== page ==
Dev Blog: Making Game Music

 

In this post, our talented composer Aaron Miller will take us through how he writes music for games, with lots of reference to what he did specifically for Abandon Ship. Take it away, Aaron!

 

My hardware setup in my home studio

Game Music Writing

Writing music for games is a passion of mine! It’s extremely creative and highly rewarding. I have a small studio in my home, where I can record basic instruments and vocals. My setup is really aimed towards composing music using virtual instruments, this is done on a DAW (Digital Audio Workstation), or to put it simply, all written on a PC and software.

 

To be able to record the sound from your virtual instruments, you need to run them in a host piece of software. I use Cubase, but there are a number of equivalents such as Pro Tools, Logic, Reaper and Ableton. They all give similar results, so your choice will be influenced by how you want to work and the style of music you are writing.

 

For composing, there are a number of ways to achieve certain styles. For orchestral music, I use virtual instruments. These are usually samples of real instruments played back via midi. This way of writing classical music has been around for many years and recently the standard has become exceptional. Virtual instruments are by no means a replacement for live players, however it can be prohibitively expensive to record a full orchestral soundtrack. Usually, I mix together live instruments and virtual ones, which gives authentic results. I’ve played guitar for most of my life so I can generally play any guitar parts needed. Unfortunately, the same can’t be said for my violin playing skills!
A couple of screenshots of the tools I use for creating orchestral music.

Interpreting the Brief

There are ‘rules’ when it comes to writing music for games; some stylistic, some technical. These can be challenging, but it’s up to me as a Composer to interpret the brief and deliver what’s needed to work within the game.

 

A brief can be loose and high-level, such as “I want the music to sound a bit like this…”, or more detailed, such as “I only want to use these instruments, and those instruments need to be played in this style.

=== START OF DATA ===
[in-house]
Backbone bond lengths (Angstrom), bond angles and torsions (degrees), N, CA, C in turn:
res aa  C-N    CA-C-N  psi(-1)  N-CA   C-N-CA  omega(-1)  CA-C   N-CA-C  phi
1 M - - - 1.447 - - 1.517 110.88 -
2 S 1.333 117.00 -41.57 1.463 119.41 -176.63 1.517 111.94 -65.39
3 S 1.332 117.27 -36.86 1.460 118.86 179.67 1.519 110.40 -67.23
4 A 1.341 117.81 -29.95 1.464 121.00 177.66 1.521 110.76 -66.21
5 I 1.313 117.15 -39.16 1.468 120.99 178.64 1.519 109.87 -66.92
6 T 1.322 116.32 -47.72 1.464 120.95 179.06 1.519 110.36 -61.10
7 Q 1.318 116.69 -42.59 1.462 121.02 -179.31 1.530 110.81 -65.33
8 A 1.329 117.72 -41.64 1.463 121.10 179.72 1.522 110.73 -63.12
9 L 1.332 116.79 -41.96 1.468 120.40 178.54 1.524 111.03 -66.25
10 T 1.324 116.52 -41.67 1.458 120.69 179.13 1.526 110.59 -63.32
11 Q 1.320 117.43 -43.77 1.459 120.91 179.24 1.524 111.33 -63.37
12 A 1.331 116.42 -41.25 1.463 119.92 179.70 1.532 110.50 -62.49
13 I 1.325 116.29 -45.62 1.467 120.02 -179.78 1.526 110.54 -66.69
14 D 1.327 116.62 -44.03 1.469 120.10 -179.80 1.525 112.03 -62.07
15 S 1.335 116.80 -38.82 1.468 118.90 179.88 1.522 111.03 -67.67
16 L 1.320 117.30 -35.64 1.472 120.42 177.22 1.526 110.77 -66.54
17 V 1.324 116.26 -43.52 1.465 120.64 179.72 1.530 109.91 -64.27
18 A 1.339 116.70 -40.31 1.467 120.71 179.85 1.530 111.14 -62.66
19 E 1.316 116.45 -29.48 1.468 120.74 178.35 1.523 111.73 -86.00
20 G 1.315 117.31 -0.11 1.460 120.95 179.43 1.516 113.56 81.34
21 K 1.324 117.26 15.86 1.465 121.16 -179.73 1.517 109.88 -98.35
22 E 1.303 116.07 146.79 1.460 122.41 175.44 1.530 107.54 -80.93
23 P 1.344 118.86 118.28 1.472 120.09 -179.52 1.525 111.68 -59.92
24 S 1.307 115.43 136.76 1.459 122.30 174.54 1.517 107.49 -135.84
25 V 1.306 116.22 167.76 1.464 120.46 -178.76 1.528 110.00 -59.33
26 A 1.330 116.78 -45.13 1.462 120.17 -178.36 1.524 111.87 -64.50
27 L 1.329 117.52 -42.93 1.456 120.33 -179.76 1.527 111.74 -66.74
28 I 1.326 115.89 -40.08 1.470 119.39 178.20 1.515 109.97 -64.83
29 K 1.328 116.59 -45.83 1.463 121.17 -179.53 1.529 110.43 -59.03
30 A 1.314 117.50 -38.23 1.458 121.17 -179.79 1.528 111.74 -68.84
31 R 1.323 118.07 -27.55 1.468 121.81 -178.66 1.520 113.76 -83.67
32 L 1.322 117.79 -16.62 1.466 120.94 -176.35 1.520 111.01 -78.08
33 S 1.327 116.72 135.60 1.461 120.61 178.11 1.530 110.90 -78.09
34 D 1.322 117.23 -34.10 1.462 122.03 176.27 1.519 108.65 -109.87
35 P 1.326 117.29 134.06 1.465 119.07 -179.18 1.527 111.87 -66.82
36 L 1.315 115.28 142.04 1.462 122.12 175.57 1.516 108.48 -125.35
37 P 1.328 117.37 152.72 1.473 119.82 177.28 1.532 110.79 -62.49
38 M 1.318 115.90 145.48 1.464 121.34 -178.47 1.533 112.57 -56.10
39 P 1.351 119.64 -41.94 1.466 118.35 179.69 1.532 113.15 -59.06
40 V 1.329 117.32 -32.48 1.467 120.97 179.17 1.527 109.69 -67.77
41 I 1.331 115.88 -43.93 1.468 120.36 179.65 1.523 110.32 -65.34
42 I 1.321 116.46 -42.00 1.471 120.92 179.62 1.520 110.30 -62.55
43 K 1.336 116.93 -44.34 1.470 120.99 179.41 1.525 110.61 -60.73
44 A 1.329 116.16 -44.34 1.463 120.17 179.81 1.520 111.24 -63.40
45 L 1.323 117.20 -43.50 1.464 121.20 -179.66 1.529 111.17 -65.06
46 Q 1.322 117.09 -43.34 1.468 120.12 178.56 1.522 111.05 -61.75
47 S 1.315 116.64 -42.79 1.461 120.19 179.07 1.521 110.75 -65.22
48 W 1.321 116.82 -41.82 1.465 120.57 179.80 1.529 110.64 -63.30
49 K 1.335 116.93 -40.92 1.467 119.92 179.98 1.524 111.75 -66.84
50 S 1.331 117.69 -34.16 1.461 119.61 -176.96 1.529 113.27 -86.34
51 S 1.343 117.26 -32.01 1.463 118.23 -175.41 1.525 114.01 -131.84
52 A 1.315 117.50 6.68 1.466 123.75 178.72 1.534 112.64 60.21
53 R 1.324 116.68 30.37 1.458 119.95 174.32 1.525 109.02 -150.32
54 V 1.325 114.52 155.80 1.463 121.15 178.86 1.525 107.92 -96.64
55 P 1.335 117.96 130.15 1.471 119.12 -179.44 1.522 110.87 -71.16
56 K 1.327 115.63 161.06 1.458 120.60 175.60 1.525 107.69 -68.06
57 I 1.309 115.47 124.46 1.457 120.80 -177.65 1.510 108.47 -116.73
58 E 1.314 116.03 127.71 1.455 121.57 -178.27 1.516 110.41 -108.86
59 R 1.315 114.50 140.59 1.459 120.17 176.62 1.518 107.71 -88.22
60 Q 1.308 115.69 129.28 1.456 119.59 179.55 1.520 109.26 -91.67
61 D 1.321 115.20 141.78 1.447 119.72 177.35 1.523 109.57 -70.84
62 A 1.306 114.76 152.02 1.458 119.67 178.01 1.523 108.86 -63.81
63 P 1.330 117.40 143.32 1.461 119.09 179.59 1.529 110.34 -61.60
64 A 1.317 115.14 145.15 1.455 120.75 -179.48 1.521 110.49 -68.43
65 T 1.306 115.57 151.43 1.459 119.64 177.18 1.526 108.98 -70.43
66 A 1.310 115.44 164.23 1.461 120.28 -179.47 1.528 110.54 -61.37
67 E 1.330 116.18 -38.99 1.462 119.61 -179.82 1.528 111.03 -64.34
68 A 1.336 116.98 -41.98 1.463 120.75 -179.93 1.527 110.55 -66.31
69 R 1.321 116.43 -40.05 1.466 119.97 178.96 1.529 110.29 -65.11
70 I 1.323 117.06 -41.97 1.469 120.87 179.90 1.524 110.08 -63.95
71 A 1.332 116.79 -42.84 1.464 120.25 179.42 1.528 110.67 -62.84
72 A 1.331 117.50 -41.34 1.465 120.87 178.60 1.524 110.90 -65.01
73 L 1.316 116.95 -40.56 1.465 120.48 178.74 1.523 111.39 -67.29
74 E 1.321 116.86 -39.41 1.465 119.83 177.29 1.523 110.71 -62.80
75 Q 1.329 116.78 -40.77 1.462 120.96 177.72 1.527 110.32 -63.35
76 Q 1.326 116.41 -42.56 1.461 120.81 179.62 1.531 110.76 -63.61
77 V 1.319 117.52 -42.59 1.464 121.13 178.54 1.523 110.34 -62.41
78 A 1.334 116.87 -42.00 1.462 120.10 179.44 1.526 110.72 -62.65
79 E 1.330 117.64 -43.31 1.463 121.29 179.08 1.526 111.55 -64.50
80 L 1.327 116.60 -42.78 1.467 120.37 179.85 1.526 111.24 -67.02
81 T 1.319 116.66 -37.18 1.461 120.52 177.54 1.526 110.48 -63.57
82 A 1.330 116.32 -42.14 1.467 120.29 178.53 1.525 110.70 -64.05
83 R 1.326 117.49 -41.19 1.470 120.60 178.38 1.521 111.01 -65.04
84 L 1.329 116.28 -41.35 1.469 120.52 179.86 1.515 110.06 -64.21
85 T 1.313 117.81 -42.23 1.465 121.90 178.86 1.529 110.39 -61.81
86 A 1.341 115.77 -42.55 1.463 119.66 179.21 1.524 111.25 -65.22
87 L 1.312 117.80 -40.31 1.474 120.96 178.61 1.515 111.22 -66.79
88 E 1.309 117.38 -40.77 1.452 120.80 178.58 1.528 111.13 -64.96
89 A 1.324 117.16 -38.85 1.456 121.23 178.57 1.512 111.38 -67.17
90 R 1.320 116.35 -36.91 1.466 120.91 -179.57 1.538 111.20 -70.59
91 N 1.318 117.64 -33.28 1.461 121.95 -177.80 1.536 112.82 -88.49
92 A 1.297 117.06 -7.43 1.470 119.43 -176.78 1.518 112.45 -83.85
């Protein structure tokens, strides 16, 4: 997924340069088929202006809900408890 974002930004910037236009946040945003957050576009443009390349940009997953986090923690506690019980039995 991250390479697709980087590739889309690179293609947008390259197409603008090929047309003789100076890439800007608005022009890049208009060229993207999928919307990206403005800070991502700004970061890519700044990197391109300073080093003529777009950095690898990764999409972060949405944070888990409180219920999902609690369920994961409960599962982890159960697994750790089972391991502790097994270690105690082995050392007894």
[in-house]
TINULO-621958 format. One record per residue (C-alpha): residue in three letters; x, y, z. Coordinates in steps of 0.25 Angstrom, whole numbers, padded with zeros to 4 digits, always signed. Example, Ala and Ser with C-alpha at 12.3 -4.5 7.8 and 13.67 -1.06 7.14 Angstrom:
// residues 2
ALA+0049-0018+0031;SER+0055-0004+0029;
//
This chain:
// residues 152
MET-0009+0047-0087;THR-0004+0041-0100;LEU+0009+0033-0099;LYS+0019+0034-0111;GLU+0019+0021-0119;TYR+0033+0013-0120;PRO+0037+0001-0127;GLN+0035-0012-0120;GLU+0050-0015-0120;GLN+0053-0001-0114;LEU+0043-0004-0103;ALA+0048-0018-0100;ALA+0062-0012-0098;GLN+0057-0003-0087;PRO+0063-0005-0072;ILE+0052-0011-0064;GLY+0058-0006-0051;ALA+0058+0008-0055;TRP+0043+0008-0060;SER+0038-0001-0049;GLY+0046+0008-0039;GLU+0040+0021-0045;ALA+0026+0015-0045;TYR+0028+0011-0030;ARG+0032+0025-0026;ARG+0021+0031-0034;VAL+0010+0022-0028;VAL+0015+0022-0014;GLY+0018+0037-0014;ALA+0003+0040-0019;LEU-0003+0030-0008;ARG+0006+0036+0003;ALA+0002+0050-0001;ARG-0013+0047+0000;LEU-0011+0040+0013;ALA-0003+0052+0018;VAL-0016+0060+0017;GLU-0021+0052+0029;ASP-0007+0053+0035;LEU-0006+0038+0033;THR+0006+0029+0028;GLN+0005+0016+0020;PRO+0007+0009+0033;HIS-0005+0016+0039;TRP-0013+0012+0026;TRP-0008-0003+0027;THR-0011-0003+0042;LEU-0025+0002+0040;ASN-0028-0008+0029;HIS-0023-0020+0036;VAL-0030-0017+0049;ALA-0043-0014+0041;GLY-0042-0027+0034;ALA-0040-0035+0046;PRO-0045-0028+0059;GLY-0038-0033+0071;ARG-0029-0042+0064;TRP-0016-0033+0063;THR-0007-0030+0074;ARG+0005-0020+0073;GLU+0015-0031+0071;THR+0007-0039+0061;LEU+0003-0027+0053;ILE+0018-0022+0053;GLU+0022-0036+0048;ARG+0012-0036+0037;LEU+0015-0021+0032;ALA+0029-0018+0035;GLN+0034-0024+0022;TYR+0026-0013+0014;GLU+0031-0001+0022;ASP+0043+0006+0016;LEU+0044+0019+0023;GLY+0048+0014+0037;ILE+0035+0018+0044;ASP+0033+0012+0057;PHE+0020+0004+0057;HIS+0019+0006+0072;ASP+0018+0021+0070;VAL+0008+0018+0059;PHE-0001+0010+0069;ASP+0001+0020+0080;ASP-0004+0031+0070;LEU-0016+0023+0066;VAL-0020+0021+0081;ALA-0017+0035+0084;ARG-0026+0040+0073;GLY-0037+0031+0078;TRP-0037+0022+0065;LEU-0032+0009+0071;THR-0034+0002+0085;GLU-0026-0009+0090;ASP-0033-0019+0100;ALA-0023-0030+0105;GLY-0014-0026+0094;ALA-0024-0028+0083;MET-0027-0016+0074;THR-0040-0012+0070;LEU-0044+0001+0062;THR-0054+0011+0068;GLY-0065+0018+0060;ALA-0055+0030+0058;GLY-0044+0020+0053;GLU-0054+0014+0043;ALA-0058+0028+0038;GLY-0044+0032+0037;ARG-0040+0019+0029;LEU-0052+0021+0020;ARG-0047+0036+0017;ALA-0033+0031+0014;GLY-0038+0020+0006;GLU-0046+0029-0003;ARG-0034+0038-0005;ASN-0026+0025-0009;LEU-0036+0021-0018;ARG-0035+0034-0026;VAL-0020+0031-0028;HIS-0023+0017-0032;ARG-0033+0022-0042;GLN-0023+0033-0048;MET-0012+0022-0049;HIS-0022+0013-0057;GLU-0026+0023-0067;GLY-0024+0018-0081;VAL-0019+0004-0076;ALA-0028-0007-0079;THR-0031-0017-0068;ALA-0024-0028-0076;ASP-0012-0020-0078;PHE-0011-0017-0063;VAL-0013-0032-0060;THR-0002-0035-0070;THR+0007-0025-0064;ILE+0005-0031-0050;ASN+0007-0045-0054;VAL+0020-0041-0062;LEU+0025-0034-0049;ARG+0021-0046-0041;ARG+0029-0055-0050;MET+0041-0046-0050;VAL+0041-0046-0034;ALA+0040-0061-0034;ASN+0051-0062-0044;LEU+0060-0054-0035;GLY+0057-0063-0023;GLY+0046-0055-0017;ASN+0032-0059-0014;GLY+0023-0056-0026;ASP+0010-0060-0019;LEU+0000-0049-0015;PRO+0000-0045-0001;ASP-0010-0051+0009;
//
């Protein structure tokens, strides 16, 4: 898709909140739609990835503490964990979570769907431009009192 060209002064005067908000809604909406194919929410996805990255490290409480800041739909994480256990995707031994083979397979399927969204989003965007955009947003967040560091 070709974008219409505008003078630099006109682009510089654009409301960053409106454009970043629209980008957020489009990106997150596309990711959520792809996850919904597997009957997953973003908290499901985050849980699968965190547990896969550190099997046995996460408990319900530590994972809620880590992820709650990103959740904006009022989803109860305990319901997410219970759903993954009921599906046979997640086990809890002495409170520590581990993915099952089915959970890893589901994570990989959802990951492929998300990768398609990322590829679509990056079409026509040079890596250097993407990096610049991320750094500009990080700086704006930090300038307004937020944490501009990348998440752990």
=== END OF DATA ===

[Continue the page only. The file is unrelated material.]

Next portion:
For Abandon Ship we wanted something that felt appropriate for the tone of the game, as well as epic and orchestral. This resulted in a very large and punchy percussion as the backbone for dynamic combat music. For Exploration Mode we used laid pieces that evoked a sense of exploring the unknown.

 

Implementing the Music Assets

Once we have an artistic direction for the music, we work out how we are going to implement it into the game. That’s usually when I have a conversation with the Audio Designer about how the music relates to the gameplay. Do we make the music out of layers? Do we use loops? Are they full but small pieces of music that play out from start to finish?

 

For Abandon Ship, we went with a couple of techniques. For combat, we went with swapping loops during gameplay to accent specific moments, and for exploration, we would play set pieces that would play in full when certain events happen.

 

In the combat for Abandon Ship, the main body of music was made up of loops of varying intensity. These were Low, Mid and High. These loops would play continuously, and we would swap between them as the intensity level changed. This meant that the music would range from low intensity if there wasn’t much happening on-screen and the danger was low, through to large bombastic pieces as the battle naturally grew tenser. This resulted in the music dynamically changing to the events in combat, enhancing the sense of drama.

 

Below is an example of three level of intensities for combat. The first is low intensity. This would be played if the player had lots of health and the battle was starting:

 

Then, as the battle continued and the health of each ship was whittled down, it would shift into the medium intensity:

 

Finally, as the battle was reaching its climax, and the player ship was dangerously low on health, the high-level intensity would play: